Kirk of Calder, Mid Calder | West Lothian
Famous faces have worshipped at the Kirk of Calder…the composer Frédéric Chopin, Scottish chemist James ‘Paraffin’ Young, and the explorer and missionary Dr. David Livingston.
The Kirk of Calder is the main church in Mid Calder in Scotland, and it has a fascinating history.
The current church was built in 1541 and extended in 1863, but it’s believed a church has lived on the present site since 1150.
In 1560, the Reverend of the Kirk, John Spottiswood, a staunch Reformist, helped John Knox draw up the Scots Confession of Faith at the height of the Reformation. A portrait of Knox hangs inside the church.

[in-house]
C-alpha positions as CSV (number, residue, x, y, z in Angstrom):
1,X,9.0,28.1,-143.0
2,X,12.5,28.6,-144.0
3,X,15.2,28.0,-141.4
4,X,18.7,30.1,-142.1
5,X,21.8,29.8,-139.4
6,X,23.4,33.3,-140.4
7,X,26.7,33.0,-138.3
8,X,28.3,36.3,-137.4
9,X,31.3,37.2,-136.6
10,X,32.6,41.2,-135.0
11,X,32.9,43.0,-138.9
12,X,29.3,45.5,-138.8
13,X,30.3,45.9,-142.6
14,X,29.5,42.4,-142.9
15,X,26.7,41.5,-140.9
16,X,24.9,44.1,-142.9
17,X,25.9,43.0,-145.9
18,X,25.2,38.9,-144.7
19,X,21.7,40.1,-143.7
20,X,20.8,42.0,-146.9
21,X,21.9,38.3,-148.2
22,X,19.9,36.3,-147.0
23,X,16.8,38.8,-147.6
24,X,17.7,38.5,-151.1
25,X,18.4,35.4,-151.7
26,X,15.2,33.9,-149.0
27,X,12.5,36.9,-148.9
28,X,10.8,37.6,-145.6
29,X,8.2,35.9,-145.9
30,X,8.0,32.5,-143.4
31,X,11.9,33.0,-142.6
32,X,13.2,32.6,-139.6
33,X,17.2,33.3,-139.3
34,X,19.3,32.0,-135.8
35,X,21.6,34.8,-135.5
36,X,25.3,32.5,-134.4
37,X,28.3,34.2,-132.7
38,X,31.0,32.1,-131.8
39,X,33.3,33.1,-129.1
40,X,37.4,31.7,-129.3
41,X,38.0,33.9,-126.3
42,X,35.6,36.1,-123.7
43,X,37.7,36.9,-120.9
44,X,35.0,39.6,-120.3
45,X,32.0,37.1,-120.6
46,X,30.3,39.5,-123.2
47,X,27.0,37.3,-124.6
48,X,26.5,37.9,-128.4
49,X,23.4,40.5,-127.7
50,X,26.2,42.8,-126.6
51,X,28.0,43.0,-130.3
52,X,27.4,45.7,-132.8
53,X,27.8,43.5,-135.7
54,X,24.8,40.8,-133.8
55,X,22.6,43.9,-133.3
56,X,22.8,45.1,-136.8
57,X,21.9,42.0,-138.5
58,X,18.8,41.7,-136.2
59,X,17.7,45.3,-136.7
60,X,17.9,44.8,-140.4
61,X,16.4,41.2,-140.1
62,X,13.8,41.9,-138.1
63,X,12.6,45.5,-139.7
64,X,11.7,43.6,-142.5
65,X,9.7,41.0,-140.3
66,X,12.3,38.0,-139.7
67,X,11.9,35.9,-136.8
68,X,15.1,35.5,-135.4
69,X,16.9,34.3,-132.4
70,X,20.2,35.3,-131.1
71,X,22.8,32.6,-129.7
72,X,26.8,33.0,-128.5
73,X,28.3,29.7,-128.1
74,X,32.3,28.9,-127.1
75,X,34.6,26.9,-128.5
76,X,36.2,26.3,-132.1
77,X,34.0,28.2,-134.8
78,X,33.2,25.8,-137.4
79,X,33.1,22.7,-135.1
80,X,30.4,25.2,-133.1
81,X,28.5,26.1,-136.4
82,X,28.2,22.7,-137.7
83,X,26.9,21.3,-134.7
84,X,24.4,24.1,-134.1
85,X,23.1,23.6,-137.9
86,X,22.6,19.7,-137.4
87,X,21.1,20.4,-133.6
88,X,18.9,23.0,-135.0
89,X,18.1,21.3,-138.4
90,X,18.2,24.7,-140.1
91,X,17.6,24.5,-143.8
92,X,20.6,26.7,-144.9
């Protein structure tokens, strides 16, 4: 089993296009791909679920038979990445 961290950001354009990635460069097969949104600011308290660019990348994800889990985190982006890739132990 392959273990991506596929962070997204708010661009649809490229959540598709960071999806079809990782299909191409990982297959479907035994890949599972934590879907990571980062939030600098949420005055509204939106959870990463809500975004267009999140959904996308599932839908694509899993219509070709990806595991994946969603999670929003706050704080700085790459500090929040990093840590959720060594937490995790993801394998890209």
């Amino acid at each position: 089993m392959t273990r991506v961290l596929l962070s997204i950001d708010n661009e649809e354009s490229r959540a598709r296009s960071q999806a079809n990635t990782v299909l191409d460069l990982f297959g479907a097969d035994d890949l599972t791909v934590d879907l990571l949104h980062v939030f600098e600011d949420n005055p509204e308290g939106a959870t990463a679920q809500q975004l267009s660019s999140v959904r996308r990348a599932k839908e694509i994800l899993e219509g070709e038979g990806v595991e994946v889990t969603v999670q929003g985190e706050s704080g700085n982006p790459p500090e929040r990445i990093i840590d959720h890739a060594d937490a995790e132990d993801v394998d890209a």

The son of John Spottiswood, also John, became the Archbishop of St Andrews and went on to crown Charles I at Holyrood in 1633.
You can still see bullet holes on the outside walls of the church from when it came under attack from Royalist forces following the signing of the National Covenant in 1638, when Scottish Presbyterians protested against King Charles I’s enforced imposition of his Book of Common Prayer.
The area around Mid Calder was a hotbed of revolt against the King. Ministers were forced to hold illegal open-air services, known as Conventicles, in the hills around the village.
Other famous faces that have worshipped at the Kirk of Calder include the composer Frédéric Chopin, Scottish chemist James ‘Paraffin’ Young, and the explorer and missionary Dr. David Livingston.